“What advice would you give your 18 year old self?”
That’s the question that was asked of me during a recent podcast interview I was doing. The funny thing is that I’ve heard that question asked of several other people but not once had I taken the time to actually sit back and ponder what my answer might be. I had to think back to what I actually thought I knew when I was 18 and like a lot of people I thought I knew most things. I thought I had a great perspective on what was important to me, the path I needed to follow and the stuff I needed to obtain in order to be deemed successful. It was during that moment of introspection that the answer hit me….
Everything you thought was important is not important and everything you took for granted is important.
In my younger years I had a skewed view of the importance of stuff and the admiration of other people. I tended to view that admiration as a way to validate my own self-worth and I used that stuff as a measuring stick to track my success. I spent zero time thinking about things that when you boil it down truly matter.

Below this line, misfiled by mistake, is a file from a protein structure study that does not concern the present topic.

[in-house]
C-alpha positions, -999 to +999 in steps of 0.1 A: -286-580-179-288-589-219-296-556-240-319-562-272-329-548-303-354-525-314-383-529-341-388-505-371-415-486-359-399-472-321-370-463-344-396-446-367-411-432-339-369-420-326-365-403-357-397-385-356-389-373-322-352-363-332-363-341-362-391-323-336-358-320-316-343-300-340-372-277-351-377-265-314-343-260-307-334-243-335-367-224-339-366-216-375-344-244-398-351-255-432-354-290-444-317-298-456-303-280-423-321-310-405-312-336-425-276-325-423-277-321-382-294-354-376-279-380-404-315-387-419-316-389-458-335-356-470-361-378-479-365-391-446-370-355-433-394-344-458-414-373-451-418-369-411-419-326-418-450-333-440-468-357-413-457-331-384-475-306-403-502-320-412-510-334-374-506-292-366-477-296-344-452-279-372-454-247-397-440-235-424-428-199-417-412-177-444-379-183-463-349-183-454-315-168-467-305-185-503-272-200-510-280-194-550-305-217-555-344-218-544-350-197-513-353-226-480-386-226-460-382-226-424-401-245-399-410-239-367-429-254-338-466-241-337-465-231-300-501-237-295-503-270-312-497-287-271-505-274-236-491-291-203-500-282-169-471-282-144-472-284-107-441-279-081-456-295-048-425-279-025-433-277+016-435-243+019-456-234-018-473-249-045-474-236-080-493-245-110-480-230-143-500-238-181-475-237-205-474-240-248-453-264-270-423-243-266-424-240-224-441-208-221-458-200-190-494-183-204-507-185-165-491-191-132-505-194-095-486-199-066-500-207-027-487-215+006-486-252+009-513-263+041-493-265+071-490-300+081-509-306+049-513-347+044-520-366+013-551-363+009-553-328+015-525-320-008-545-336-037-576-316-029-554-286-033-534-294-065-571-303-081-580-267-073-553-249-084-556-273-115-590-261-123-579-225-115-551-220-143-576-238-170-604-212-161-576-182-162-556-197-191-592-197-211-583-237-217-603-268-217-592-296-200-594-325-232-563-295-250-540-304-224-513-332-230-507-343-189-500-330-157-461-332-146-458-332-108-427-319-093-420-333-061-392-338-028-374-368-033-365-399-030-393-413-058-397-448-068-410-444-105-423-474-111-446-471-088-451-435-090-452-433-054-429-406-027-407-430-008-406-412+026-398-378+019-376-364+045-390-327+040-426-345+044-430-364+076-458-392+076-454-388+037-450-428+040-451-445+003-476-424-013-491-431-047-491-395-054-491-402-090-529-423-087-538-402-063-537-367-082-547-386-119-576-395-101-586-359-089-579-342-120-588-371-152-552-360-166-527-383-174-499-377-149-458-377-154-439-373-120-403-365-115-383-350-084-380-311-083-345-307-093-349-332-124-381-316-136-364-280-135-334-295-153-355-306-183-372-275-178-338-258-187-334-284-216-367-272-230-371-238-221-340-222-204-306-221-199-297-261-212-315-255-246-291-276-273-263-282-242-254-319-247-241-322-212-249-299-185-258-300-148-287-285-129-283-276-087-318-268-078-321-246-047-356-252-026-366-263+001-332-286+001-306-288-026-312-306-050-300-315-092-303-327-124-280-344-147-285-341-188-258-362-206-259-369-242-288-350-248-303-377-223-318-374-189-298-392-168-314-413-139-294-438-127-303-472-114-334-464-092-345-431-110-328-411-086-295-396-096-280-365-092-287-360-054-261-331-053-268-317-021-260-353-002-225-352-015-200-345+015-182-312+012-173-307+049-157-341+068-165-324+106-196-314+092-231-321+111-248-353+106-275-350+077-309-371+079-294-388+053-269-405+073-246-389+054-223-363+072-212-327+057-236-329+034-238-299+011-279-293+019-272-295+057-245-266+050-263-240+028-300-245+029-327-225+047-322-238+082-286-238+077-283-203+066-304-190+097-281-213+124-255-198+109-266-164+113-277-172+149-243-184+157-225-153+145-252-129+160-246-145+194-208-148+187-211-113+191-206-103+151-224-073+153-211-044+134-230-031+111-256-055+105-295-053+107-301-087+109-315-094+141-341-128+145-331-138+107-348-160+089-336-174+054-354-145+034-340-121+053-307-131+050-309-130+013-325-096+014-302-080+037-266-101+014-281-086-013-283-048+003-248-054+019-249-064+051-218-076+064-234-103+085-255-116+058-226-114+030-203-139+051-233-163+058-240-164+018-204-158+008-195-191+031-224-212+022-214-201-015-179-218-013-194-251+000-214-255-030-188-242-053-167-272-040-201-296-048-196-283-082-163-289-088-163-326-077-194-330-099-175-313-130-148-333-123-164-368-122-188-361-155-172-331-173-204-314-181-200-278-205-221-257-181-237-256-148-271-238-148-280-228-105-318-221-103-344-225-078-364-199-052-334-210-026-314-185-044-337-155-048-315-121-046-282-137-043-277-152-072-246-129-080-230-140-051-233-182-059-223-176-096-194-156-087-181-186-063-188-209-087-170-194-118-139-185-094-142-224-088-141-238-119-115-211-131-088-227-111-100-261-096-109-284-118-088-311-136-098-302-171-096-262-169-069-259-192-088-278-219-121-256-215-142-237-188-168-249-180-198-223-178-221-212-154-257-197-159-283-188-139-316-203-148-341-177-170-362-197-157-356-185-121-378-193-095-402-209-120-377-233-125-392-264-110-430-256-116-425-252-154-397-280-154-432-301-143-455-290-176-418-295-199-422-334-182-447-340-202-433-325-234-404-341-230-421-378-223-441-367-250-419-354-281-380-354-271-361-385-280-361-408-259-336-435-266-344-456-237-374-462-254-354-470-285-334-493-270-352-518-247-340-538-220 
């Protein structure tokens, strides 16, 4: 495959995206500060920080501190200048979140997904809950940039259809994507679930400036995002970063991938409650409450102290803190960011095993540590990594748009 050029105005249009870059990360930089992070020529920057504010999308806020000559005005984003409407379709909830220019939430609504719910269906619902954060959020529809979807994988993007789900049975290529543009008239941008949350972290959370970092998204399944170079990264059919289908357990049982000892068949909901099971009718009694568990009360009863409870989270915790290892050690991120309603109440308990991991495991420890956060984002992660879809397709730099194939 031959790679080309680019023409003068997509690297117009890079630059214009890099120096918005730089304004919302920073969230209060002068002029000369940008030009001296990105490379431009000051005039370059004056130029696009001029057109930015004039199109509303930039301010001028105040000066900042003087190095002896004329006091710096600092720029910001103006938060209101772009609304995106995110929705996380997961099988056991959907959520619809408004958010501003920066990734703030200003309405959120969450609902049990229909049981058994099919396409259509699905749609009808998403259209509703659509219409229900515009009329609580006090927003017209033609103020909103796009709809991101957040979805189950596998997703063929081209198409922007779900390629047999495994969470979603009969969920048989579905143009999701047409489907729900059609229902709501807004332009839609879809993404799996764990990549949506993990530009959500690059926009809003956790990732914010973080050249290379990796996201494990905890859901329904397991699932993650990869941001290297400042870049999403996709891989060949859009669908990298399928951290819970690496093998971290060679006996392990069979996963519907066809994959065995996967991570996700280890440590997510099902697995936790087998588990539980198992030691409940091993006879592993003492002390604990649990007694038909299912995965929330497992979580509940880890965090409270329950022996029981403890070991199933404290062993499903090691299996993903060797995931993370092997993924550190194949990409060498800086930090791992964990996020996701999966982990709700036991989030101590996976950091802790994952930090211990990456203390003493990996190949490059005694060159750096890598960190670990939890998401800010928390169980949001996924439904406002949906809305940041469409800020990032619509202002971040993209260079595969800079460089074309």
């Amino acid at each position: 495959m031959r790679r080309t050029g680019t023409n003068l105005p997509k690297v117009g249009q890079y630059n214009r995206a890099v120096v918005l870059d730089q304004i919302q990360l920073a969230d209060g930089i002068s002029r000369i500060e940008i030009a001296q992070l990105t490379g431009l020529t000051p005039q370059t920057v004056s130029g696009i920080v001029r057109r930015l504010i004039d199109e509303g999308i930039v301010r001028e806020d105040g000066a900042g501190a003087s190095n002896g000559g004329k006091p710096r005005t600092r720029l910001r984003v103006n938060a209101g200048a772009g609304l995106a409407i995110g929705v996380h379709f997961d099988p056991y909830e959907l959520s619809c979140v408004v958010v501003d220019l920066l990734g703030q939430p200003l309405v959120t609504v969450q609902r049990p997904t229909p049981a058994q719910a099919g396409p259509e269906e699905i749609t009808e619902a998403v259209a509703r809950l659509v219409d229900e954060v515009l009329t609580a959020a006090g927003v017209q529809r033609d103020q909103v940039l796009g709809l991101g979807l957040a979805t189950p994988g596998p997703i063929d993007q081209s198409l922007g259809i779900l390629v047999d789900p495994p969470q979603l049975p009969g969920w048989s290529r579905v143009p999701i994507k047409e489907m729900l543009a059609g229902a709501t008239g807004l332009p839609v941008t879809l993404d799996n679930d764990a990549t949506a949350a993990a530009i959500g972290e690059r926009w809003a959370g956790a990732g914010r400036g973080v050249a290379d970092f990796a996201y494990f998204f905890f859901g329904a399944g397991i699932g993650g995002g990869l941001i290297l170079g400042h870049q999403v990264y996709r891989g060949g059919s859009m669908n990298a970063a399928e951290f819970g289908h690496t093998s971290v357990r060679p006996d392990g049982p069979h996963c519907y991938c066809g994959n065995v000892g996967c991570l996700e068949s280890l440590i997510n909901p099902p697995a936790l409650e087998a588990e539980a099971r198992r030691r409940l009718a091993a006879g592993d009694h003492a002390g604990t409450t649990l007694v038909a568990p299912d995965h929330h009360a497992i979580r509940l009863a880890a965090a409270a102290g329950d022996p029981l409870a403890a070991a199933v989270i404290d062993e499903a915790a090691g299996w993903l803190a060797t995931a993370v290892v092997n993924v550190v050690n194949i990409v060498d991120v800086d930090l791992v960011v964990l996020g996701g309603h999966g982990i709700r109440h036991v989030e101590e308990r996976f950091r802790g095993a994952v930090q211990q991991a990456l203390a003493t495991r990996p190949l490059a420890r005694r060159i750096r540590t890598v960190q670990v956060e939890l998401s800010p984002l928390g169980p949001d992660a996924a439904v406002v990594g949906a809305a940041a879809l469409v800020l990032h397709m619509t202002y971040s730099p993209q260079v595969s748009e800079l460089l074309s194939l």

Family/Friends – spending time with them and appreciating them for the sacrifices they’ve made for you.
Appreciation of the small things – a good cup of coffee or wine, a great conversation, an awesome song. These are the small things that happen every day and are often looked over but can make a big difference.
“A great life isn’t about great big things; it’s about small things that make a big difference.”
Be mindful – we often spend time thinking about what has happened previously or what could happen in the future but the practice of being mindful and present will solve a lot of your issues.
Let go of the comparative mind – Life isn’t a competition; it’s your own separate journey. Have the understanding that you are exactly who, what and where you’re supposed to be in your life and you’re awesome.
Our years and experiences provide us with a number of learning opportunities. The areas of growth are often disguised in the shadows and through introspection you can shed light on them.
“Sometimes you just need to disconnect and enjoy your own company”